The post-war period

Claudia Rajlich, Paris, January 2003

In the Netherlands, where the art scene had been isolated and restricted during WWII, abstraction became a favorite means of expression once peace was restored. Although a few artists, like Willem Schrofer (1898-1968), Pieter de Haard (1914-2000) and Lou Loeber (1894-1983), had been experimenting with color theories and Neo-Plasticism in earlier years, this new preference sprang directly from recent happenings. For one, the horrors of war and its aftermath did not allow for Realism, which had been extremely popular in the 1930s, as a means to reestablish a hopeful society. An alternative had to be found and abstraction, which en plus had been condemned by the Nazis, appeared very suitable. Secondly, Willem Sandberg, director of the Stedelijk Museum in Amsterdam, staged a range of exhibitions featuring artists, key to the maturation of abstract art.

Andre van der Vossen, 1950, gouache.

Andre van der Vossen, 1950, gouache.

Vrij Beelden (1946-1955) was the first association regrouping abstract artists in post-war Holland. It included painters like André van der Vossen (1893-1963) and Josef Ongenae (1921-1993), who worked in the geometric, impersonal, objective vein, as well as artists like Hans Ittmann (1914-1972) and Willy Boers (1905-1978), who were the most illustrative of the gestural, expressive lyrical current. Then there were members like Ger Gerrits (1893-1965), who initially expanded on Cubism, or Will (1923-1986), who leant towards Surrealism, and also Frieda Hunziker (1908-1966) or Jaap Stellaart (1920-1992), who passed through a variety of abstract influences. When Piet Ouborg (1893-1956), among the affiliates whose work still included recognizable figurative elements, won the Jacob Maris Prize 1950, the Dutch press was scandalized. The public was a step behind on the artists, but this was soon to change.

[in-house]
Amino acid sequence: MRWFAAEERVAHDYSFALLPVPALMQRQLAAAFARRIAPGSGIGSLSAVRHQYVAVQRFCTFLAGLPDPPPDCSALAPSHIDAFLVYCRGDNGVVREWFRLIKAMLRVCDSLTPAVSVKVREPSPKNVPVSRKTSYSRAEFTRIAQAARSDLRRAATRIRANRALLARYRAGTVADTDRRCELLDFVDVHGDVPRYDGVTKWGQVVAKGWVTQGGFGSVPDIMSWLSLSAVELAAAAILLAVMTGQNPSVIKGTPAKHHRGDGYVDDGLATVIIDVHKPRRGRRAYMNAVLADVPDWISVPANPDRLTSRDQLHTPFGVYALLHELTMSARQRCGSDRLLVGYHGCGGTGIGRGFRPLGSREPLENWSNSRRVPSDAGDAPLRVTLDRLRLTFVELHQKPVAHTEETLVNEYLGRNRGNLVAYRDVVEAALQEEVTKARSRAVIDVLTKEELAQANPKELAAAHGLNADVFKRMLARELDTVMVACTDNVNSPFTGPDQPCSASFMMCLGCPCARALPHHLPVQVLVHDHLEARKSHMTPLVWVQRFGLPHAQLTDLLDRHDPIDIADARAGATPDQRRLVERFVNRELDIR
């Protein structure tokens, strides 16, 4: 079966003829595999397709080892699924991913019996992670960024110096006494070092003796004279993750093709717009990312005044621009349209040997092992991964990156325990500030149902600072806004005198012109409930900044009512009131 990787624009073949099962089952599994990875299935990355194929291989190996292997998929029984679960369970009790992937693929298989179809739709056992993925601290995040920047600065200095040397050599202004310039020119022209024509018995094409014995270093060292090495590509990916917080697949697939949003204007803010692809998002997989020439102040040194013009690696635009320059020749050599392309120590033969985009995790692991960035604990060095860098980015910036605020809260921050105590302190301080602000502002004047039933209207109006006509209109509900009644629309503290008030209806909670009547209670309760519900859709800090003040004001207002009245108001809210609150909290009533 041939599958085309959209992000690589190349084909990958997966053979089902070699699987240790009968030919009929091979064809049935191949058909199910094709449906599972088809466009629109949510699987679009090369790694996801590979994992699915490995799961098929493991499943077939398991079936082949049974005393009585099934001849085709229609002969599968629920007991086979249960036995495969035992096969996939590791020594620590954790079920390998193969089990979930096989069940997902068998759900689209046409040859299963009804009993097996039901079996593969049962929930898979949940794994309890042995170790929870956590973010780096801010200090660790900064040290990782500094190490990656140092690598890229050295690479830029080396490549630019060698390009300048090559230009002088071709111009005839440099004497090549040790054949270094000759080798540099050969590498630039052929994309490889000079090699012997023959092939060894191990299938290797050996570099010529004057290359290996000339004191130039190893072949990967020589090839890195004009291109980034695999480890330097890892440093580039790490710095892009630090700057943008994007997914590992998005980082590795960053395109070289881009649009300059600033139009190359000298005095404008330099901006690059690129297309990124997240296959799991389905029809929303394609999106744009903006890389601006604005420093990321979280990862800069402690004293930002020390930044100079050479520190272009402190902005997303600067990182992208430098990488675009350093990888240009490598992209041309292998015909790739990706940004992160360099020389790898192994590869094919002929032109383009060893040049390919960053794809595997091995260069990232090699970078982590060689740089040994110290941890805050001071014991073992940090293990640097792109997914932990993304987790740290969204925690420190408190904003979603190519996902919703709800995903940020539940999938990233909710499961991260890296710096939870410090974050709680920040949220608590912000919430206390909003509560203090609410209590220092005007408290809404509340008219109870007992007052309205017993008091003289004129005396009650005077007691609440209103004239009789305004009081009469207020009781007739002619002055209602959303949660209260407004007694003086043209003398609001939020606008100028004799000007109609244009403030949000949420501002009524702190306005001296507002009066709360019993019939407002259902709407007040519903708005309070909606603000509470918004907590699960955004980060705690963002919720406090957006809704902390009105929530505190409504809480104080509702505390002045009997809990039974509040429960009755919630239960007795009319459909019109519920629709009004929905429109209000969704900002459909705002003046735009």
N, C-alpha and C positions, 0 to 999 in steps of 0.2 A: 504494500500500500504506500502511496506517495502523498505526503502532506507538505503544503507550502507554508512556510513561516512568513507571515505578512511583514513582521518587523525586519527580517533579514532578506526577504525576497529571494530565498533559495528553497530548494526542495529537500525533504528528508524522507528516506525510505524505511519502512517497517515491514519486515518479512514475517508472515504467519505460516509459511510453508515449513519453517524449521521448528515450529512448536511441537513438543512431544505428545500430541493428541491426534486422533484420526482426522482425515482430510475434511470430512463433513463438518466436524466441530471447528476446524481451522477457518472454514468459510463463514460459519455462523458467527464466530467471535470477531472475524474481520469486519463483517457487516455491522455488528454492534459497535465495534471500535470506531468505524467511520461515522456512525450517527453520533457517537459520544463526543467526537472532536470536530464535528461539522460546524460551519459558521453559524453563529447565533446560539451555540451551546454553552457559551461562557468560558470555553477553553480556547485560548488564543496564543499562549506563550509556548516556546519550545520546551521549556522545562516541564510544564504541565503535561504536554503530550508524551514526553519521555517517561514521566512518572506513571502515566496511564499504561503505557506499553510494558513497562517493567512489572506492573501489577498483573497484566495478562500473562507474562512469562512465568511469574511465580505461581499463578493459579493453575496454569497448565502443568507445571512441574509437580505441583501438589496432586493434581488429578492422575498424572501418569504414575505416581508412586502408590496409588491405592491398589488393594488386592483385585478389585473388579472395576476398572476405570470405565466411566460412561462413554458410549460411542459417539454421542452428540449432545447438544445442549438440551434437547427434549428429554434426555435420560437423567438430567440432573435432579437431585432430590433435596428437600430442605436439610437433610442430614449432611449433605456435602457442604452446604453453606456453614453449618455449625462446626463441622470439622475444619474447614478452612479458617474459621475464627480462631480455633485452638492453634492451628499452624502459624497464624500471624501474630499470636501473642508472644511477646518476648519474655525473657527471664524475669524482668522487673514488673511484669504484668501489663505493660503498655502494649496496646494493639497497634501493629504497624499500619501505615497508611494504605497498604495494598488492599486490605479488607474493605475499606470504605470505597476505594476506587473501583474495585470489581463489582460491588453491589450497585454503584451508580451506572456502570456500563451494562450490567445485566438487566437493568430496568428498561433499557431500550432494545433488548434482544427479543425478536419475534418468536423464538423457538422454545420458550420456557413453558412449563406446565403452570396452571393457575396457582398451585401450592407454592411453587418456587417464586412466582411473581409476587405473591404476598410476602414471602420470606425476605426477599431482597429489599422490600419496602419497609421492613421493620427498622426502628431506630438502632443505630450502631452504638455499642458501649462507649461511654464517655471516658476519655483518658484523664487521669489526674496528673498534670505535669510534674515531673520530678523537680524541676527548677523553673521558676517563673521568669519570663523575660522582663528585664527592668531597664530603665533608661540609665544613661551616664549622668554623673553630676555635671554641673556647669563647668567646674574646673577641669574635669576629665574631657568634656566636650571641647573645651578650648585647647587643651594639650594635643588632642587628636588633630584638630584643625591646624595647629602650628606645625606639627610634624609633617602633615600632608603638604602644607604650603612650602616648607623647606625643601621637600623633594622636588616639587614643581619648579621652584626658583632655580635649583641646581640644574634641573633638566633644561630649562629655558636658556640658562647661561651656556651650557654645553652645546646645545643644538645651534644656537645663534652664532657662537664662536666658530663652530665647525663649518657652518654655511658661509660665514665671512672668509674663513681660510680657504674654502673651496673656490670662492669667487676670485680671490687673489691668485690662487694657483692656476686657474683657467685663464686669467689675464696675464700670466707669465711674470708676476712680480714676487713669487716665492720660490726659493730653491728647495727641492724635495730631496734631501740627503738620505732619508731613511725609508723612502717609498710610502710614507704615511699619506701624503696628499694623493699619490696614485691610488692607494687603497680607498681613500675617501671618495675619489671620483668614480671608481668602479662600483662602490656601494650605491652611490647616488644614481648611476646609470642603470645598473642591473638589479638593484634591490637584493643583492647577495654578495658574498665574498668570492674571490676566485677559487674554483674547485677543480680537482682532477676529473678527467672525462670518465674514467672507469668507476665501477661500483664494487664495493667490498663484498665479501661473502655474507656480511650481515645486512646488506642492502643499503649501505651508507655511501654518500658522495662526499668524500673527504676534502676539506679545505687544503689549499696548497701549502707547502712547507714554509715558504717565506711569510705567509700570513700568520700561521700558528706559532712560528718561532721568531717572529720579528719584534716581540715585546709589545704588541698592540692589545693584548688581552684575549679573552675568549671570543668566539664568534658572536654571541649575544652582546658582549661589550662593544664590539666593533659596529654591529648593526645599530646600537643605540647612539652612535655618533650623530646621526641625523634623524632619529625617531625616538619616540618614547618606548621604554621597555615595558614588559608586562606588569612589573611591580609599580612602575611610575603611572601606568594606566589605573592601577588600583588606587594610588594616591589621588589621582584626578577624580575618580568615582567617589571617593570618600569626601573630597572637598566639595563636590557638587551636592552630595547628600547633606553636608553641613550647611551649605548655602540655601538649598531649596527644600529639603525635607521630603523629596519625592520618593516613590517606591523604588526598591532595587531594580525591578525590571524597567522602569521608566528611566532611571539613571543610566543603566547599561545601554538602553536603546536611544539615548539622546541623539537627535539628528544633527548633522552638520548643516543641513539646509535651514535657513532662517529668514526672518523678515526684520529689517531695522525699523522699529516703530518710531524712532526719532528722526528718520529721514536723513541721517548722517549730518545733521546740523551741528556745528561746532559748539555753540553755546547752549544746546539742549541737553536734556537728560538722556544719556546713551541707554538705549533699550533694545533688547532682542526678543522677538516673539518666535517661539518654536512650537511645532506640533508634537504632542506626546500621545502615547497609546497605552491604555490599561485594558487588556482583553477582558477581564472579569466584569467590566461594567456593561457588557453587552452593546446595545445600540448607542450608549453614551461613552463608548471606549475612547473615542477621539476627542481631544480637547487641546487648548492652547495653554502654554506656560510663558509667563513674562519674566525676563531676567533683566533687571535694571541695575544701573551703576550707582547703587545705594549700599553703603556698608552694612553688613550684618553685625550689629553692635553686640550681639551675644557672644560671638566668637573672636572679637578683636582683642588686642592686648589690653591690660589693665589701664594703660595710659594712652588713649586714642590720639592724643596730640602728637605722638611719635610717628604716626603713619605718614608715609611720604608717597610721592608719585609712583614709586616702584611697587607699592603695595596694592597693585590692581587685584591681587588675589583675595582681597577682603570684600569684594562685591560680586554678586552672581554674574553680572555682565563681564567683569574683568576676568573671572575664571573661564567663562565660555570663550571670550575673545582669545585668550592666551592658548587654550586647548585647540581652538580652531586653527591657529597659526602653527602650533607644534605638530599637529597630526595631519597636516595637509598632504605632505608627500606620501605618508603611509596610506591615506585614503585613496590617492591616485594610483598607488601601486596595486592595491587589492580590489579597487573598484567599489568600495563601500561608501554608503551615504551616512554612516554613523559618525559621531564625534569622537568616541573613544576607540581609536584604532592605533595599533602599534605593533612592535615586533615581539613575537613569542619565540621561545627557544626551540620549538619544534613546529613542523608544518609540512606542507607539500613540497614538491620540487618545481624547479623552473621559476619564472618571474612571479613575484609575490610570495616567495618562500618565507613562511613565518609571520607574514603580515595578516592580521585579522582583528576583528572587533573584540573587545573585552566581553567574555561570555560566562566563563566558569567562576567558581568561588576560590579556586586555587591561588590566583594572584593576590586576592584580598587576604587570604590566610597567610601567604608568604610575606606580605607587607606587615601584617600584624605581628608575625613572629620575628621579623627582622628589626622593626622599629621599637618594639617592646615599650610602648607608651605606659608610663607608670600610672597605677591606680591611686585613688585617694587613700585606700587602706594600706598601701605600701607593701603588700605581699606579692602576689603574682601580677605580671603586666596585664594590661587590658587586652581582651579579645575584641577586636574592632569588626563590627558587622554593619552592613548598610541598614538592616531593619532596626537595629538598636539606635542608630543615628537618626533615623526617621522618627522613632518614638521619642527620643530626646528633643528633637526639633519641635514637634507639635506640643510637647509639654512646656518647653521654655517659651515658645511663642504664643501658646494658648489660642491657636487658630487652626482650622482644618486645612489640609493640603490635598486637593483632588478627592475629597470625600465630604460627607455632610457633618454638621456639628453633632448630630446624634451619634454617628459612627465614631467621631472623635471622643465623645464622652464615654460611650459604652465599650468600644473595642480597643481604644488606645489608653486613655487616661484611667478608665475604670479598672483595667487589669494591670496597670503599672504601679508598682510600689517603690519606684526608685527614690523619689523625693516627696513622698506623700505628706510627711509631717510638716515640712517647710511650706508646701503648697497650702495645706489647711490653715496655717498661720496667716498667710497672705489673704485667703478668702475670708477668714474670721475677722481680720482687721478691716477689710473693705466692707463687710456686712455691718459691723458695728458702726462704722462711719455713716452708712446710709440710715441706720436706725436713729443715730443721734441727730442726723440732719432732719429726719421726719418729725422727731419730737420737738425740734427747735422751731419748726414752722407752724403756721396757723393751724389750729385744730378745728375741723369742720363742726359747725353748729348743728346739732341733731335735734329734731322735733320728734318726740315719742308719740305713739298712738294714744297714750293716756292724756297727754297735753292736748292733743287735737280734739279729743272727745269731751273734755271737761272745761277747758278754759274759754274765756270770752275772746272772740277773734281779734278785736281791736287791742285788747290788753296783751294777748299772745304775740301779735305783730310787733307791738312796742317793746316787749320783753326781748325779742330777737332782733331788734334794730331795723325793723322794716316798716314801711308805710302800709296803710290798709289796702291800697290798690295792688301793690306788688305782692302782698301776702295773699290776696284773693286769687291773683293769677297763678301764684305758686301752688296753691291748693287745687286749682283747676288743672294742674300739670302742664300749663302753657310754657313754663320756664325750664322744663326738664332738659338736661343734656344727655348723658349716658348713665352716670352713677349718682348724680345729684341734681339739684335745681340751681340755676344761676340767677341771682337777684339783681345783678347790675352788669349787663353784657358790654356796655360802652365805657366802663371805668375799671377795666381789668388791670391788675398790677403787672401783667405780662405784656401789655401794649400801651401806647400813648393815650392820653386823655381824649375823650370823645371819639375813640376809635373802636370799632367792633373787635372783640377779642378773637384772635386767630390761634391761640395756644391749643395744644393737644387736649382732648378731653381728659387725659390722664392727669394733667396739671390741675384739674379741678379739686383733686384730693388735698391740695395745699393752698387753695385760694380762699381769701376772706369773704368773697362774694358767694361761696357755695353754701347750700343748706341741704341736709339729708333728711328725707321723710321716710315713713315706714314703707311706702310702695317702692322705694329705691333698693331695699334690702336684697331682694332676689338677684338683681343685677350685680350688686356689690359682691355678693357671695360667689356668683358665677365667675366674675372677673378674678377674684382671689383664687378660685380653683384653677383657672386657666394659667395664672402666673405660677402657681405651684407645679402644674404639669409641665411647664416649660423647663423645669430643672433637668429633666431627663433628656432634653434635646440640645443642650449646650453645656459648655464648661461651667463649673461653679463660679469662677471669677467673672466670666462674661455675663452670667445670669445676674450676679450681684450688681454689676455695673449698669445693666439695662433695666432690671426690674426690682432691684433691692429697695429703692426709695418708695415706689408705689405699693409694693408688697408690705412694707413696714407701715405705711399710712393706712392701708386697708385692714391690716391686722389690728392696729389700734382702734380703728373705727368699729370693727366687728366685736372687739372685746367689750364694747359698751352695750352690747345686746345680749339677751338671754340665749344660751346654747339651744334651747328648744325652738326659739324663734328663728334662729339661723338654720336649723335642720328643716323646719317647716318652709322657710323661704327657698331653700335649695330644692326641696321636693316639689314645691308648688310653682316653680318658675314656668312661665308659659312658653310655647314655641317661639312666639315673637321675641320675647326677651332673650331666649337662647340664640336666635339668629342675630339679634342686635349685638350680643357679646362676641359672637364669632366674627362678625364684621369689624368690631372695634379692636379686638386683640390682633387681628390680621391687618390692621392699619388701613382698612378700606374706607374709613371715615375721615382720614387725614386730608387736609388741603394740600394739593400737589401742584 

By the end of the decade, abstraction had become the dominant art form. The influential École de Paris faced Abstract Expressionism that had swept the USA. A fusion of the two currents materialized in the works of Shlomo Koren (1932) and Gerard Verdijk (1934): the heavy impasto and spontaneous calligraphy of the French combine